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Topic: floods

Property Tax Relief and Credit Report Freeze Legislation Advances in the House

 

Written by Joe Pitts
Tennessee State Representative

Tennessee State Representative - District 67Nashville, TN – Property Tax Relief for disabled Veterans, disabled persons and elderly low-income homeowners House Bill 1496/Senate Bill 1675 (Sen. Mark Green, R-Clarksville) passed in the House Finance, Ways, and Means Sub Committee this week and is scheduled for the House Finance, Ways, and Means Full committee on Tuesday, February 27th, 2018.

This legislation corrects a rule change made in October, 2017 which would have caused individuals to lose their eligibility for tax relief if the veteran, low-income elderly, and disabled person if admitted to a nursing home for an indeterminate amount of time.

Tennessee State Representative Joe Pitts

Tennessee State Representative Joe Pitts

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Tennessee Silver Jackets meet in Clarksville

 

Multi-agency group works to reduce flood risks

City of Clarksville - Clarksville, TNClarksville, TN – The City of Clarksville on Tuesday hosted the quarterly meeting of the Tennessee Silver Jackets, a multi-agency group that works to reduce flood risks and prepare for hazardous floods across the state.

The group includes representatives from the U.S. Army Corps of Engineers, Tennessee Emergency Management Agency, Tennessee Valley Authority, Federal Emergency Management Agency, the National Weather Service, related state and federal agencies, and various cities and counties.

Members of the Tennessee Silver Jackets, a multi-agency group that works to prevent and manage flood risks, views the riverbank stabilization project completed by the U.S. Army Corps of Engineers and the City of Clarksville in 2016.

Members of the Tennessee Silver Jackets, a multi-agency group that works to prevent and manage flood risks, views the riverbank stabilization project completed by the U.S. Army Corps of Engineers and the City of Clarksville in 2016.

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American Red Cross Urges Residents to Prepare Now for Floods

 

Download the Free Flood App to Stay Safe

American Red CrossNashville, TN – With record-setting rainfall occurring in West Tennessee, the American Red Cross urges Middle Tennessee residents to take steps now to stay safer when floods threaten.

Recent rain and storms fell on an already saturated ground creating heavy run off and flooding.

Recent rain and storms fell on an already saturated ground creating heavy run off and flooding.

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NASA Study reveals Sierra Snow can be reduced by Atmospheric River Storms

 

Written by Alan Buis
NASA’s Jet Propulsion Laboratory

NASA - National Aeronautics and Space AdministrationPasadena, CA – A new study by NASA and several partners has found that in California’s Sierra Nevada, atmospheric river storms are two-and-a-half times more likely than other types of winter storms to result in destructive “rain-on-snow” events, where rain falls on existing snowpack, causing it to melt. Those events increase flood risks in winter and reduce water availability the following summer.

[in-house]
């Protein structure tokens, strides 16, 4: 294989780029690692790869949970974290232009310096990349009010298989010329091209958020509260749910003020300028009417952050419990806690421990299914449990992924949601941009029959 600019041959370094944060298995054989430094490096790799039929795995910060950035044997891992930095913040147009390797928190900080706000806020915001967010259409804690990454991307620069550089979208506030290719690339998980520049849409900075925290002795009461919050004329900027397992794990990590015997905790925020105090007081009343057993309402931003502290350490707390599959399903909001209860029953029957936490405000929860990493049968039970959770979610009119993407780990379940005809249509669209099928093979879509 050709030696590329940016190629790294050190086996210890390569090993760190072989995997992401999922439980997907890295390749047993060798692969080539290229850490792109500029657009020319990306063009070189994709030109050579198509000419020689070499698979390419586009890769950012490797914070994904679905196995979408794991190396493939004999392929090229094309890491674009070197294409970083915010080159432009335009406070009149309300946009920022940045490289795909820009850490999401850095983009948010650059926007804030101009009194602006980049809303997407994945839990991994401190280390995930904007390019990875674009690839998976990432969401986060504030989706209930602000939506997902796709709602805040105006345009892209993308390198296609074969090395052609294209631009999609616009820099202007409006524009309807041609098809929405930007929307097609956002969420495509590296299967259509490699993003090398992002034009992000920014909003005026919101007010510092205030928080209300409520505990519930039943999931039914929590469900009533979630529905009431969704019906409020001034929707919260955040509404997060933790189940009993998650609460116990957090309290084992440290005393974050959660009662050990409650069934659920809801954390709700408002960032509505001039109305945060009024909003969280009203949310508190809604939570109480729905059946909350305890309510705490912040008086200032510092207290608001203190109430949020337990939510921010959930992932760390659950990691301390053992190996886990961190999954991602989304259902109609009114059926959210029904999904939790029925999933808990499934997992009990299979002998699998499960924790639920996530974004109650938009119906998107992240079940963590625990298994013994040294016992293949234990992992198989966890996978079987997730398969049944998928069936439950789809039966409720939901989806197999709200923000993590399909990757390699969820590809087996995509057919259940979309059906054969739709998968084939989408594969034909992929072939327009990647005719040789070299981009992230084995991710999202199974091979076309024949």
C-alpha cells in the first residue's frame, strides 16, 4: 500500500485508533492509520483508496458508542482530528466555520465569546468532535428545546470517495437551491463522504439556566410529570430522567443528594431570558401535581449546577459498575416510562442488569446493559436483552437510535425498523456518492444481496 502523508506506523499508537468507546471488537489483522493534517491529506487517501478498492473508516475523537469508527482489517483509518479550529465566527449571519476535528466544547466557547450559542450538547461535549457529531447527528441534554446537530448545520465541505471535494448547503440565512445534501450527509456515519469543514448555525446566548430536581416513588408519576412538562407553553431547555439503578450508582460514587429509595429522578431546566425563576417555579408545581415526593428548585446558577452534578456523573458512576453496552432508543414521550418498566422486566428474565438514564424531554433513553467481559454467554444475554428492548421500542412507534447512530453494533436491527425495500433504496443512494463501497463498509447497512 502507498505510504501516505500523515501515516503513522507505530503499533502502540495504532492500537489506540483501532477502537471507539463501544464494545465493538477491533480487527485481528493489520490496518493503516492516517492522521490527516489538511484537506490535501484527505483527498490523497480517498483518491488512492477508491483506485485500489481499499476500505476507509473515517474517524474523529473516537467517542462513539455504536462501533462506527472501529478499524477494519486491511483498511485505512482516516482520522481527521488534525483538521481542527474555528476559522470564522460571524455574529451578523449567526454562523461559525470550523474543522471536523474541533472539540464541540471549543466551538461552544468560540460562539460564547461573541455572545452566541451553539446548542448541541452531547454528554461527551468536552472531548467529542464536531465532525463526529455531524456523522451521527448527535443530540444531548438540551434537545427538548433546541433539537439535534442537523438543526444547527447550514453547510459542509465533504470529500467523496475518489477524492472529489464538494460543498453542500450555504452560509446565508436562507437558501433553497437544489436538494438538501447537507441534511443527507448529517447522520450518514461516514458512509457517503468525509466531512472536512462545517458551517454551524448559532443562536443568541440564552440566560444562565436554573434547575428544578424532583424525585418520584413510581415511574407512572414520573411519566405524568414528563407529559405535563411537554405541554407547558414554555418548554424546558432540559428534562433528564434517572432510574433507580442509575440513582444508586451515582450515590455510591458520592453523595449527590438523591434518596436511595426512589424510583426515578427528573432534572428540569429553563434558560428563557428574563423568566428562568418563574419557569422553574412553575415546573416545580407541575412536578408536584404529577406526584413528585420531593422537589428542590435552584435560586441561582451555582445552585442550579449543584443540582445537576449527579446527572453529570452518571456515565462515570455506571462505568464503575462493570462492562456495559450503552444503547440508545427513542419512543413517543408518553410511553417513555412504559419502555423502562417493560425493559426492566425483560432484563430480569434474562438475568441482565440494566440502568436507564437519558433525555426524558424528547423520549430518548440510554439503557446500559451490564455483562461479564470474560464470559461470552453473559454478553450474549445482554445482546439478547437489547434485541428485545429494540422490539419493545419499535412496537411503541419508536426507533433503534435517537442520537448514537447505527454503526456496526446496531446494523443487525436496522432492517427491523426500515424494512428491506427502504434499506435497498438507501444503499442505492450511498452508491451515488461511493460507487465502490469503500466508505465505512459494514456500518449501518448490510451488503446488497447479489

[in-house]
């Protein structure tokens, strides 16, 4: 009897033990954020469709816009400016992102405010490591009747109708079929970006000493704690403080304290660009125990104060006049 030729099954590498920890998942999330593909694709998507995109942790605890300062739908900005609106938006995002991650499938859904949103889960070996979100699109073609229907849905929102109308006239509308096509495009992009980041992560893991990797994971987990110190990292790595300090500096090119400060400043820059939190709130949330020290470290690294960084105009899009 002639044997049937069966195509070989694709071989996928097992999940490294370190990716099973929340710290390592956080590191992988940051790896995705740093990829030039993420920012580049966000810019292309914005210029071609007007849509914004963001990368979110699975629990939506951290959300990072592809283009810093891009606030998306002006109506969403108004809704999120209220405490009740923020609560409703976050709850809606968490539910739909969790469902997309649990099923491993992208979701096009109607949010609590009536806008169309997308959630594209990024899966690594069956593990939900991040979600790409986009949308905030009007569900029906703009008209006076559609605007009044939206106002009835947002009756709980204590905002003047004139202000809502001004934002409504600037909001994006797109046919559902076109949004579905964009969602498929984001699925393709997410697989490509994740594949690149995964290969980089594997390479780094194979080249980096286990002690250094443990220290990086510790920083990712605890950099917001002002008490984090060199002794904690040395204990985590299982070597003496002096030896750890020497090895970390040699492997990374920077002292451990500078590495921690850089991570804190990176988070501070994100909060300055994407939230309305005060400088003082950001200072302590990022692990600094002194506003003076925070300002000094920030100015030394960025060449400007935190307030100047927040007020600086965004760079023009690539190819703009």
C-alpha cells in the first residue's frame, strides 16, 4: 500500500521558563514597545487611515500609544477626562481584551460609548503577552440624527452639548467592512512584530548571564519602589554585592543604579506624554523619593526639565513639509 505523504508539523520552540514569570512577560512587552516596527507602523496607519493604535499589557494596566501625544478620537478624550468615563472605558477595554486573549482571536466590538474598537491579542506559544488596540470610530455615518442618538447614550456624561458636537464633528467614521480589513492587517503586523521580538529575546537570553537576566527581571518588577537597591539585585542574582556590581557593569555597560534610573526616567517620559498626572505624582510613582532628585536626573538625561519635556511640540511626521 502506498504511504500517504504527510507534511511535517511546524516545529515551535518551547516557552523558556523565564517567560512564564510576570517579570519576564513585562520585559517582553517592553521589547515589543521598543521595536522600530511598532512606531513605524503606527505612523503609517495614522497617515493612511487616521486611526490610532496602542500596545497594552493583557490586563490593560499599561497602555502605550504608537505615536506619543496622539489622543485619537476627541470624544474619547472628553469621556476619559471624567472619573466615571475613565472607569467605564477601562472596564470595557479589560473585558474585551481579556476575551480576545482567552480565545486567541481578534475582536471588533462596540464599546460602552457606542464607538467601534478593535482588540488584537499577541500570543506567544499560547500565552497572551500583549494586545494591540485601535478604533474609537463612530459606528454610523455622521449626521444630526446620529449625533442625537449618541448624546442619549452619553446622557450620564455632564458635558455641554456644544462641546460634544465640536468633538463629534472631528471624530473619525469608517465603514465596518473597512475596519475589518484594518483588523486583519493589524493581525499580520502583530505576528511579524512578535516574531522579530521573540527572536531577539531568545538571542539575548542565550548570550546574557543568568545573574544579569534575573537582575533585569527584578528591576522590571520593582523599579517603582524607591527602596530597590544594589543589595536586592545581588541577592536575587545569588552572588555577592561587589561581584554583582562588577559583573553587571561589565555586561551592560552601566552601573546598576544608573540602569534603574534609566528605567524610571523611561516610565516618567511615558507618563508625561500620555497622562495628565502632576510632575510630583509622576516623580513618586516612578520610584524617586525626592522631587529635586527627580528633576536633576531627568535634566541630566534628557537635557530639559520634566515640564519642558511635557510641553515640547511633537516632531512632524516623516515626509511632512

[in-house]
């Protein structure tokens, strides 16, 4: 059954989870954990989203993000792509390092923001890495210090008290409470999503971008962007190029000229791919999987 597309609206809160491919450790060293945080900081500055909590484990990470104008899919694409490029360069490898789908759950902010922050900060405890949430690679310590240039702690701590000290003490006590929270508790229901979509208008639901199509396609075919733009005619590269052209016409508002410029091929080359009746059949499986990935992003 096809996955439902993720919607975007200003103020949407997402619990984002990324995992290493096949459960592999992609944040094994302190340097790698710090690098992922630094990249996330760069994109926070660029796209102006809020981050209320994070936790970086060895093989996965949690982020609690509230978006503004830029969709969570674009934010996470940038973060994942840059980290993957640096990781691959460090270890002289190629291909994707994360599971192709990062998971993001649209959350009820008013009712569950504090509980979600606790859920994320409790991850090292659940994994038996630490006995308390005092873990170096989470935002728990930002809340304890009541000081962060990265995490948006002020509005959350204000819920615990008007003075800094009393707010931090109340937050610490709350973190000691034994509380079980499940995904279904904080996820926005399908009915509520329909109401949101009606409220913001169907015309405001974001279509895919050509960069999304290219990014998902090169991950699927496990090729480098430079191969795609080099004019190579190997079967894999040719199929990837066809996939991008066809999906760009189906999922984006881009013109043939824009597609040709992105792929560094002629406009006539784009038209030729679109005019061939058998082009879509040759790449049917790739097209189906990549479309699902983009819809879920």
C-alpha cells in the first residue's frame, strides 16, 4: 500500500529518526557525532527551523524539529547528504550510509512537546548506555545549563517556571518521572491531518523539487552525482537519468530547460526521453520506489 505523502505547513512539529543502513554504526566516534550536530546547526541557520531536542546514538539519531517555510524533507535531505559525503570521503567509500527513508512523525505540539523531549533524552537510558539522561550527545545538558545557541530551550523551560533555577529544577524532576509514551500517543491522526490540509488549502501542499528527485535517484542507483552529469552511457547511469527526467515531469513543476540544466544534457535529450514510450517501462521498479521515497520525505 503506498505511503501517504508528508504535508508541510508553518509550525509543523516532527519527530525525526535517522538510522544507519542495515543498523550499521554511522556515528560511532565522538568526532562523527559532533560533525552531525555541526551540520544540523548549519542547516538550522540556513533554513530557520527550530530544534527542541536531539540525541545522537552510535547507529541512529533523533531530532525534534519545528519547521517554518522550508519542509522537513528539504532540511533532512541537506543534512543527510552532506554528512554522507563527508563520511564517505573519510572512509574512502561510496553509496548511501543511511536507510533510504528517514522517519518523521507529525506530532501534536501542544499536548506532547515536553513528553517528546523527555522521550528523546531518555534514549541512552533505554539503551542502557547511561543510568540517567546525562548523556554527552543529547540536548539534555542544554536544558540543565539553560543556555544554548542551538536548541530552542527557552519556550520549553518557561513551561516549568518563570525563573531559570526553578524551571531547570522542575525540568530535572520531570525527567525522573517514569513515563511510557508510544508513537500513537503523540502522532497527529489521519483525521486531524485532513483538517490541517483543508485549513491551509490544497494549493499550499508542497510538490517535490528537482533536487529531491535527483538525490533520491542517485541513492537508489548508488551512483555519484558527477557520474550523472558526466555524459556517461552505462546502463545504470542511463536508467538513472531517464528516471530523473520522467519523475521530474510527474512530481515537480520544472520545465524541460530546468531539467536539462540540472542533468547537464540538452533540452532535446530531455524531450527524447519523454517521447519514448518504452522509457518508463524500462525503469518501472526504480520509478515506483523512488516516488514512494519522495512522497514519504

The study, based on NASA satellite and ground-based data from 1998 through 2014, is the first to establish a climatological connection between atmospheric river storms and rain-on-snow events. Partnering with NASA on the study were UCLA; Scripps Institution of Oceanography, San Diego; and the Earth System Research Laboratory, Boulder, Colorado.

Rain falling on snow. (Flickr user Malcolm Peacey, CC BY-NC 2.0)

Rain falling on snow. (Flickr user Malcolm Peacey, CC BY-NC 2.0)

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NASA helps maintain International Terrestrial Reference Frame

 

Written by Alan Buis
NASA’s Jet Propulsion Laboratory

NASA - National Aeronautics and Space AdministrationPasadena, CA – The surface of Earth is constantly being reshaped by earthquakes, volcanic eruptions, landslides, floods, changes in sea level and ice sheets, and other processes.

Since some of these changes amount to only millimeters per year, scientists must make very precise measurements of the landscape and ocean in space and time in order to study their evolution and help mitigate their impacts.

The foundation for these precision measurements is the terrestrial reference frame, which serves the same purpose as landmarks along a trail. Earth-orbiting satellites and ground-based instruments use this reference system to pinpoint their own locations and, in turn, those of the features they are tracking.

Sites around the world (yellow dots) contributed data and serve as "landmarks along a trail" for the newest update to a global standard called the International Terrestrial Reference Frame. Each site conducts precision measurements using at least one and up to four geodetic techniques. (NASA/Earth Observatory/GSFC)

Sites around the world (yellow dots) contributed data and serve as “landmarks along a trail” for the newest update to a global standard called the International Terrestrial Reference Frame. Each site conducts precision measurements using at least one and up to four geodetic techniques. (NASA/Earth Observatory/GSFC)

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NASA satellite images reveal this year’s El Niño could be a monster one like in 1997